Ram Chakravarti, CTO, BMC Software: On the benefits of AIOps and autonomous digital enterprises

Ram Chakravarti, CTO, BMC Software: On the benefits of AIOps and autonomous digital enterprises
Ryan is an editor at TechForge Media with over a decade of experience covering the latest technology and interviewing leading industry figures. He can often be sighted at tech conferences with a strong coffee in one hand and a laptop in the other. If it's geeky, he’s probably into it. Find him on Twitter: @Gadget_Ry

Businesses around the world are looking to AI technologies to increase productivity, minimise risks, and, ultimately, gain a competitive advantage.

AI plays a key role in making what BMC Software calls an ADE (Autonomous Digital Enterprise). These cutting-edge businesses know how to wield the latest technologies to minimise manual tasks and maximise the use of uniquely human talents.

AI News joined Ram Chakravarti, CTO of BMC Software, to discuss autonomous digital enterprises and the growing demand for AIOps.

AI News: BMC coined the phrase “Autonomous Digital Enterprise” (ADE). What makes an ADE and what competitive benefits does it present?

Ram Chakravarti: An Autonomous Digital Enterprise (ADE) is made up of intelligent, interconnected, tech-enabled, value-creating systems that minimise manual effort to capitalise on human creativity, skills, and intellect across the enterprise. Transitioning to an ADE presents a variety of benefits for organisations, enabling them to rapidly evolve, and ultimately stay competitive through streamlined agility, customer centricity, and actionable insights. 

One of the key benefits is automation, working as a business function alongside humans, to execute tasks faster and reduce the risk of errors. This means that employees are no longer burdened with manual tasks and can focus on higher-value activities. In addition, an ADE optimises costs, while significantly enhancing customer satisfaction. To support the evolution to an ADE, organisations need to embrace new approaches to talent management, evolve IT departments and optimise technology buying.

AN: Why do we need AIOps and what are its benefits?

RC: There are numerous benefits that come with implementing AIOps. For starters, AIOps provides organisations with insights into all layers of the IT environment. Monitoring and maintaining large complex systems is becoming too much for humans alone. As an example, the volume of operational metrics and log data being created is overwhelming, which can drastically slow repair times when a problem does arise. By applying machine learning techniques and training the models using historical data, AIOps can analyse reams of performance data to identify potential issues, allowing IT teams to take precautionary maintenance measures before a problem impacts customers. An intelligent AIOps solution essentially automates manual processes, meaning organisations will begin to see an increase in employee satisfaction, productivity and customer retention, while significantly saving time and resources.

AN: Around a decade ago, DevOps was a new and barely understood term that has since become somewhat critical to success. Do you think we’ll look back on AIOps in the same way by the end of this decade?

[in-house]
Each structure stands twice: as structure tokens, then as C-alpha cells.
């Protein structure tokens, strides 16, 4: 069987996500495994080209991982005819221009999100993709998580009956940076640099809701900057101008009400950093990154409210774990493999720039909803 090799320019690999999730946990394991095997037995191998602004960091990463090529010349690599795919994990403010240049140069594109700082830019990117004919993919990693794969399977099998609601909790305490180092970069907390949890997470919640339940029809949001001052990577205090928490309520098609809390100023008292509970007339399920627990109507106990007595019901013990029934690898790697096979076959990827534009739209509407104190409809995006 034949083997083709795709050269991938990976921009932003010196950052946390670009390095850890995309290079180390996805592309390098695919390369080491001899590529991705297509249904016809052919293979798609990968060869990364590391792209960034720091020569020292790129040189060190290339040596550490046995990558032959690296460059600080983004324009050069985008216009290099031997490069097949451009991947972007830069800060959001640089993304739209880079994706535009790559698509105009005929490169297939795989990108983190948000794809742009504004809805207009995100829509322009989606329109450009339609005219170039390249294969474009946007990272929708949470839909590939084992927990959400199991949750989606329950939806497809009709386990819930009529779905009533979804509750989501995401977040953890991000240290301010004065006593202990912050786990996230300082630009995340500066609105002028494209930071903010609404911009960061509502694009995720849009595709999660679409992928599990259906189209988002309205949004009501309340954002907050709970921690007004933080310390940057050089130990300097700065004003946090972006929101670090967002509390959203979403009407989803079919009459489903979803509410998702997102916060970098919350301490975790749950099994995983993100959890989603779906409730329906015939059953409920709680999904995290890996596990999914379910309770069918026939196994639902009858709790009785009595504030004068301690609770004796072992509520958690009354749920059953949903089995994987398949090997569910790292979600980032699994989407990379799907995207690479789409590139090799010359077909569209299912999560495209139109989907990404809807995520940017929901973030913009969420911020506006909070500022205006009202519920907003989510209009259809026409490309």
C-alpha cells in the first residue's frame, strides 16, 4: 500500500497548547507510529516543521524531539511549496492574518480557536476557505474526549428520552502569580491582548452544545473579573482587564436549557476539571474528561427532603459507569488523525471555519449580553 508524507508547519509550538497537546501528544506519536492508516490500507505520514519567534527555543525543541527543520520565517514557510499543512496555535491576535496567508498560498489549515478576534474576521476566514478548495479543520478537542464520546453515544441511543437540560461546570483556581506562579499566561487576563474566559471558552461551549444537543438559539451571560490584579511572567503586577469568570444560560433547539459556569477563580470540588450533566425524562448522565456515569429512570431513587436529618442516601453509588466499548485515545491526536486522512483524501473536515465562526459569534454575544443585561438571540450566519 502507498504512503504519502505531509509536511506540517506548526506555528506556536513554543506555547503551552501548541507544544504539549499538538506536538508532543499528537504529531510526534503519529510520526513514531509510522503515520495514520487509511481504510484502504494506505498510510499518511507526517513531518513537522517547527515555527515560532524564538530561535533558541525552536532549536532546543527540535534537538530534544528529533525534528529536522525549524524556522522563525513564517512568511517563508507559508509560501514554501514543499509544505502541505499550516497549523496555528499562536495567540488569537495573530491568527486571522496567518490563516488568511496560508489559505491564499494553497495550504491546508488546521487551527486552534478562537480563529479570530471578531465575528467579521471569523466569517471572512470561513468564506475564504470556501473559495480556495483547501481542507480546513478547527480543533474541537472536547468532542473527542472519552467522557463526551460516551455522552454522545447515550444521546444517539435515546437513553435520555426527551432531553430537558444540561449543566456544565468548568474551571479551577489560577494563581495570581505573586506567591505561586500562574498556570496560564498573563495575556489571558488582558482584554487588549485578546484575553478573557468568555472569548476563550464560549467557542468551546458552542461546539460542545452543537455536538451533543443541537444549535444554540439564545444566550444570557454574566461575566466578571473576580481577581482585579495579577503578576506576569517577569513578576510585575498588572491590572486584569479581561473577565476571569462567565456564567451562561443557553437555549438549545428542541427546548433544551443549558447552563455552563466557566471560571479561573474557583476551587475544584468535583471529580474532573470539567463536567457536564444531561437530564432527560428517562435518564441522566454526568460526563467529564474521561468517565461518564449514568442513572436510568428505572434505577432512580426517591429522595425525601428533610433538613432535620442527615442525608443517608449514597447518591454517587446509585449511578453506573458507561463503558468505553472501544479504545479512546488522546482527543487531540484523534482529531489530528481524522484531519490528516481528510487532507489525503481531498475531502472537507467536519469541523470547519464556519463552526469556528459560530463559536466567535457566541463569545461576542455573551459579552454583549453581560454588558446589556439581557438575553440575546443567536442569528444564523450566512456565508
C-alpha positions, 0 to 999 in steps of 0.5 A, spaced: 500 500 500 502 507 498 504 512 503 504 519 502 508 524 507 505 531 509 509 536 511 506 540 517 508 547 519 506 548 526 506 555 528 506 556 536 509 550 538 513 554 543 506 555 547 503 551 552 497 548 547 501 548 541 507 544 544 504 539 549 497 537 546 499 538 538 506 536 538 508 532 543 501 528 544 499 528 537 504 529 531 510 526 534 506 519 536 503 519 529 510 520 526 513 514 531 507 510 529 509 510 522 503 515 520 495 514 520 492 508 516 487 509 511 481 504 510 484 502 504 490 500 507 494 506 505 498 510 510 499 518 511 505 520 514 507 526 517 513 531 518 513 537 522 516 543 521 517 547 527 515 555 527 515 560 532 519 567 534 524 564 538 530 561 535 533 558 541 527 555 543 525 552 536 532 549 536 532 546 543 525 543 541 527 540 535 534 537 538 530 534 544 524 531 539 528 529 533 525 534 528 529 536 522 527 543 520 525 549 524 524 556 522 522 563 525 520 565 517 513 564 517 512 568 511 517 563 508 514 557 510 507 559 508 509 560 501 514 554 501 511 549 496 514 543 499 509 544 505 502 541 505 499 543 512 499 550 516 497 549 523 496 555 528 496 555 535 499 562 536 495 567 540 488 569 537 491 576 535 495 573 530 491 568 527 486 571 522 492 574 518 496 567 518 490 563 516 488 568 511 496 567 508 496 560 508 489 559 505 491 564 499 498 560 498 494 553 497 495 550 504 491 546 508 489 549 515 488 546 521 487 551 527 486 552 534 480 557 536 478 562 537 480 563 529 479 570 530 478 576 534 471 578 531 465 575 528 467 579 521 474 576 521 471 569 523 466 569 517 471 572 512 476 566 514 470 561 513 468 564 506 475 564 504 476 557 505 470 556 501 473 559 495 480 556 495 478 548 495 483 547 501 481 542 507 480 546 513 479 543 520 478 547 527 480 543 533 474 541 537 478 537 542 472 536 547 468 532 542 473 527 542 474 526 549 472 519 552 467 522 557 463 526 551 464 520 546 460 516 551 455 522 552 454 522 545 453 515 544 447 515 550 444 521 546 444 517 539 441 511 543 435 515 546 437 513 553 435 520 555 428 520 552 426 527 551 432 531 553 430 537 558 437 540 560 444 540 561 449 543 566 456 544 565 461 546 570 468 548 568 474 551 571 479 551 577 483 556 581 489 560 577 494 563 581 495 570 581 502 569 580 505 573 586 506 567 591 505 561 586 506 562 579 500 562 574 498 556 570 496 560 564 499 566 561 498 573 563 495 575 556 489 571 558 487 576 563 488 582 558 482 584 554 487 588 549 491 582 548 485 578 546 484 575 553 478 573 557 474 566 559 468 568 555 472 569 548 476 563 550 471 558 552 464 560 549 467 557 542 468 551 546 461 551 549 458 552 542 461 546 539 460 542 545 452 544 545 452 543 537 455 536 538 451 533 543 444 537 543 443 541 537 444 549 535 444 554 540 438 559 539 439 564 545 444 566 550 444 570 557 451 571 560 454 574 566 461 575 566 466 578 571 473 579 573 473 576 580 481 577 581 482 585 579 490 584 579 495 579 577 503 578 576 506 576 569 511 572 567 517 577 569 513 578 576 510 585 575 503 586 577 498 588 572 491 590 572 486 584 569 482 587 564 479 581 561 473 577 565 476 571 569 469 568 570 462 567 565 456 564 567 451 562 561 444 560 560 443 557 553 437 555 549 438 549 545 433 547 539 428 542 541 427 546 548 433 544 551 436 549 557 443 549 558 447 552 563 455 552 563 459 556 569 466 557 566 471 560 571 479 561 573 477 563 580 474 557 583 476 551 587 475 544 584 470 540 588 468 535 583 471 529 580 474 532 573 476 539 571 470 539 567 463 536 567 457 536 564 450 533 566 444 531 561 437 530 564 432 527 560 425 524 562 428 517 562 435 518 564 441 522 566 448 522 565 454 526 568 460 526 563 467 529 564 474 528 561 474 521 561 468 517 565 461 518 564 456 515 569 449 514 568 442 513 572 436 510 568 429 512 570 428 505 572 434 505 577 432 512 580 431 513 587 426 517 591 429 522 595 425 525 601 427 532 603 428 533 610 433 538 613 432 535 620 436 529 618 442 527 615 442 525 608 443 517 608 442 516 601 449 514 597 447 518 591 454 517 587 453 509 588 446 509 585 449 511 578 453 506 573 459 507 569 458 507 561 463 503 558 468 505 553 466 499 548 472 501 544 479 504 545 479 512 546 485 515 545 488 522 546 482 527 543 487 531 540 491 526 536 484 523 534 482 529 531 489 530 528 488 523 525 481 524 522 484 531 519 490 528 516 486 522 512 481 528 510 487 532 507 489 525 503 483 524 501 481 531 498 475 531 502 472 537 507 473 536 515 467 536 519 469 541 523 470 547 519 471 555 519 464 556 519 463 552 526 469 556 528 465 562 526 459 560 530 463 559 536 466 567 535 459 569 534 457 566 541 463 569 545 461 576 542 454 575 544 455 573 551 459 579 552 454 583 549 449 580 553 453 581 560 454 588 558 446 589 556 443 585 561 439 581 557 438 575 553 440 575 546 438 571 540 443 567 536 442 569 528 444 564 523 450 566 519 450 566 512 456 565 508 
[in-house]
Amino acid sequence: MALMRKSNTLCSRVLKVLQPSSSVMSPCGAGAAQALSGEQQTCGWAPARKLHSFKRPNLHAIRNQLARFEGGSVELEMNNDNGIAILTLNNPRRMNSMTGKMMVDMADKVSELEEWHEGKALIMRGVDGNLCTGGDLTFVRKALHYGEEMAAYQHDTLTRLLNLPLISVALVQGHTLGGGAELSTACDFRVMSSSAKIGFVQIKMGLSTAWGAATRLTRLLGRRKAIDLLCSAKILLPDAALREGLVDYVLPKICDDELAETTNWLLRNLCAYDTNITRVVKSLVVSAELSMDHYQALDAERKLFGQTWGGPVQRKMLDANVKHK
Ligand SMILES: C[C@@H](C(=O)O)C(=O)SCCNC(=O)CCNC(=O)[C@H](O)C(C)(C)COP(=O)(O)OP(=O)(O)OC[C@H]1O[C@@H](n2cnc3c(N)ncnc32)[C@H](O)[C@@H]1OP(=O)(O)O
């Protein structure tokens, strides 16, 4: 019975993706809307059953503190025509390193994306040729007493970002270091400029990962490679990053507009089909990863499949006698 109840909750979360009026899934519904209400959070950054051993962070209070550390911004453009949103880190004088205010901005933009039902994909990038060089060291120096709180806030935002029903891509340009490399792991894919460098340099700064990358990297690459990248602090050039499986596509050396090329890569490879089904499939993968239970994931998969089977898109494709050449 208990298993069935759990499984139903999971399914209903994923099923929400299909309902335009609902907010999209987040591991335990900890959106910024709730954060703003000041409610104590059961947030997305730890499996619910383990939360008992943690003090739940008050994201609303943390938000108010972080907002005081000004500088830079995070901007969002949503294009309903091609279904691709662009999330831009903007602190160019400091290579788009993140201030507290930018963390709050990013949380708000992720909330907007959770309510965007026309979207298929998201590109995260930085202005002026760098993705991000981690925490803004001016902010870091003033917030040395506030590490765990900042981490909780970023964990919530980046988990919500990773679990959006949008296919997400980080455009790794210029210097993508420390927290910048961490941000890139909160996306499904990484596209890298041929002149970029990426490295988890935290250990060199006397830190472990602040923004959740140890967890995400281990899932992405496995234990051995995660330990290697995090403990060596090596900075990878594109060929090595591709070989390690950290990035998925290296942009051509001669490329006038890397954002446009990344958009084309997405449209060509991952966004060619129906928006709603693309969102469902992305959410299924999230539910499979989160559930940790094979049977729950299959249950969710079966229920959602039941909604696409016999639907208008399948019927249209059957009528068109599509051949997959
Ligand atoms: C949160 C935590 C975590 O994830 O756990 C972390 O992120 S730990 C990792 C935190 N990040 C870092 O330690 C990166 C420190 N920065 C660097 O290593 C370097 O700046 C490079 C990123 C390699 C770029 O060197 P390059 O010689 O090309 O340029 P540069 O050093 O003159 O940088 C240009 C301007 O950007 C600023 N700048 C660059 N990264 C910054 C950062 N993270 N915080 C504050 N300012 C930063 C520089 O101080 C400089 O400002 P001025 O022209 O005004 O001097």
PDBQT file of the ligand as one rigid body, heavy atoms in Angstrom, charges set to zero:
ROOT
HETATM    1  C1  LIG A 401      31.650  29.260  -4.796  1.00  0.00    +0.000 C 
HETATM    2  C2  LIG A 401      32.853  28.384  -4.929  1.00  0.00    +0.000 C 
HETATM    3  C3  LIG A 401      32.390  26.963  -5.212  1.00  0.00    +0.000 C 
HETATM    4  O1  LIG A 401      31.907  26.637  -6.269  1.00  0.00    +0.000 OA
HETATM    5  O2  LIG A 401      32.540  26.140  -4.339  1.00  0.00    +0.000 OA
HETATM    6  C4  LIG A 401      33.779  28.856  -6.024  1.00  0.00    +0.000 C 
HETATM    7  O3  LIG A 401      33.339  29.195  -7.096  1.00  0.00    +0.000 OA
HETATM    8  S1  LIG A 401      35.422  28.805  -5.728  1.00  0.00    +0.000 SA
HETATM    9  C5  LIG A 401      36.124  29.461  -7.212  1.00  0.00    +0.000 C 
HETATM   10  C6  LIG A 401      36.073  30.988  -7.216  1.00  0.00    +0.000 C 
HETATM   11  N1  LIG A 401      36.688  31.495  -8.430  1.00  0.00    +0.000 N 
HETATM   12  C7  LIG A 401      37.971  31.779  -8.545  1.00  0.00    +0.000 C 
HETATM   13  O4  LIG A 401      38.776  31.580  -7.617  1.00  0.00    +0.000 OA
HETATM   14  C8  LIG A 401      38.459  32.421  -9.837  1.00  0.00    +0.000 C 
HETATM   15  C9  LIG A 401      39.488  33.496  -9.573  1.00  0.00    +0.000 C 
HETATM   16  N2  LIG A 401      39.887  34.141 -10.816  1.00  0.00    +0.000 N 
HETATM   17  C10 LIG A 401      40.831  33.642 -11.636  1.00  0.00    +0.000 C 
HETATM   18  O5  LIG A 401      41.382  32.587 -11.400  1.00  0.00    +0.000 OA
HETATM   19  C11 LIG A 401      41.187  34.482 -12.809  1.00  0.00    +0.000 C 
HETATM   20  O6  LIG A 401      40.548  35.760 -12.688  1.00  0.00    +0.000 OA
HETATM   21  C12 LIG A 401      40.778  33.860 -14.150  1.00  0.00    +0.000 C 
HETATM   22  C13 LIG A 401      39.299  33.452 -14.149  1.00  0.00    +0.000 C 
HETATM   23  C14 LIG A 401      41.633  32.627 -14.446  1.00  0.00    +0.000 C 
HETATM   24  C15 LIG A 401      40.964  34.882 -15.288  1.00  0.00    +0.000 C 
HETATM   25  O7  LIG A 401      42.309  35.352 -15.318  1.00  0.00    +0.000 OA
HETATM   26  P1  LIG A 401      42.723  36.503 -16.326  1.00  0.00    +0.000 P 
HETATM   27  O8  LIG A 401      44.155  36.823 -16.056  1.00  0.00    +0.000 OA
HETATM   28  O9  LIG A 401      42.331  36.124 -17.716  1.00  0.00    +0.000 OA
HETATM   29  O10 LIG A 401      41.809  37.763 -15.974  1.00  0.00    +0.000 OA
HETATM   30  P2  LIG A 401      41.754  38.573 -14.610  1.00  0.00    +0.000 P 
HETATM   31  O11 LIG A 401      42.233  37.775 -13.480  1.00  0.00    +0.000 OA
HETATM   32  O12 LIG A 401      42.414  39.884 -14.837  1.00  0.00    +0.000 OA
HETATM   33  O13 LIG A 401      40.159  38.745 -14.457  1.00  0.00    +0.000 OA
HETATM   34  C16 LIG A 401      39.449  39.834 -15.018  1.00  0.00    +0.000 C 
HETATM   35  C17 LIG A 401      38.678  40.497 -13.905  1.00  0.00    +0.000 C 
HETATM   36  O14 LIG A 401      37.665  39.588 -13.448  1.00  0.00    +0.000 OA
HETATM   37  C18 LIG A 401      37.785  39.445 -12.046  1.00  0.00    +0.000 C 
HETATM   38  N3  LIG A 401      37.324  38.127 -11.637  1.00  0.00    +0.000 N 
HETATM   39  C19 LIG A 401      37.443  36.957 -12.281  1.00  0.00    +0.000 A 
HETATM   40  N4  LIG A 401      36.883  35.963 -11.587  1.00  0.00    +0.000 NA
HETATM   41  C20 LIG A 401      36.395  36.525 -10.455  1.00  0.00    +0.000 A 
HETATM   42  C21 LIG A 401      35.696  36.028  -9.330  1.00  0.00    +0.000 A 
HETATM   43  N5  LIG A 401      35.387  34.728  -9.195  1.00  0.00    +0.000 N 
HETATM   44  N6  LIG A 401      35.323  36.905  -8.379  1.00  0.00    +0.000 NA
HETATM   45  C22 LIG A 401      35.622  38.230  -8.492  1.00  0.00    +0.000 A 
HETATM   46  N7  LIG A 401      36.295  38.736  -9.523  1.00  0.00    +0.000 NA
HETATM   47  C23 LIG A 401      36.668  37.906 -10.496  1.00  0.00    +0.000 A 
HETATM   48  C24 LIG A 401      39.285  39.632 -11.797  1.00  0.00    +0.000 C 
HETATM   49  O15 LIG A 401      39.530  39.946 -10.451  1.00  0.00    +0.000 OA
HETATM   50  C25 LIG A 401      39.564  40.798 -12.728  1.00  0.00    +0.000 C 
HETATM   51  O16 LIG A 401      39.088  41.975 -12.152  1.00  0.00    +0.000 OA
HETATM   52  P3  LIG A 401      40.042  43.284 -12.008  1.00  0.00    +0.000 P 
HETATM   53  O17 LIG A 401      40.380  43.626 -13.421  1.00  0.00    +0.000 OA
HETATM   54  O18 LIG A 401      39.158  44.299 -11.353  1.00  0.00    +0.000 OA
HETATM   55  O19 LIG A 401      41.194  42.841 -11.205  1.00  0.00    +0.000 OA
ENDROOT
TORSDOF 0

RC: By the end of the decade, we can expect to see the demand for AIOps continue to grow as intelligent automation is added to the mix to help fix problems without human involvement, which I refer to as actionability. Additionally, the intelligence and predictive analytics capabilities of AIOps can be applied beyond traditional IT data: Consider operational data that’s generated by wind turbines, cell towers, trucking fleets. All of that data can be analysed to help predict physical failures and improve maintenance schedules. Noisy datasets will be a barrier of the past as smarter strategies and centralised AIOps solutions help organisations improve the customer experience, deliver on modern application assurance and optimisation, and coupled with intelligent automation to help organisations thrive as ADEs.

AN: What data can be obtained from sources like IoT devices, customer engagement systems, and social media, and how can such huge amounts of data be converted into actionable insights?

RC: By 2025, we can expect data to be reaching unprecedented levels, meaning essentially every company will become a technology-driven business. As noted above, industrial IoT can be used for predictive maintenance and improve monitoring of physical systems. Customer engagement and social media data are all part of delivering a transcendent customer experience. The ability to quickly aggregate, scrub, and analyse your data is key. It paves the way for differentiated business data with key insights across your technology, tools, and employees which then make it possible to deliver a powerful, personalised customer experience.

AN: BMC is a sponsor of this year’s AI and Big Data Expo Global in London and will also be hosting a keynote at the event. What insights do you plan on sharing with the audience?

RC: At the AI and Big Data Expo our focus will be on how enterprises are continuing to amass data at exponential rates, why it’s becoming more imperative to unlock its value and how traditional approaches to data and analytics transformations have seen high failure rates. In my session, I look forward to sharing a recipe for success that rapidly turns new insights into fully operationalised production deliverables – all designed to unlock tangible business value from data.

(Photo by Bill Oxford on Unsplash)

Ram Chakravarti will be sharing his invaluable insights during a keynote on day two of AI and Big Data Expo Global, which runs from 6-7 September 2021. Find out more about the event and how to attend here.

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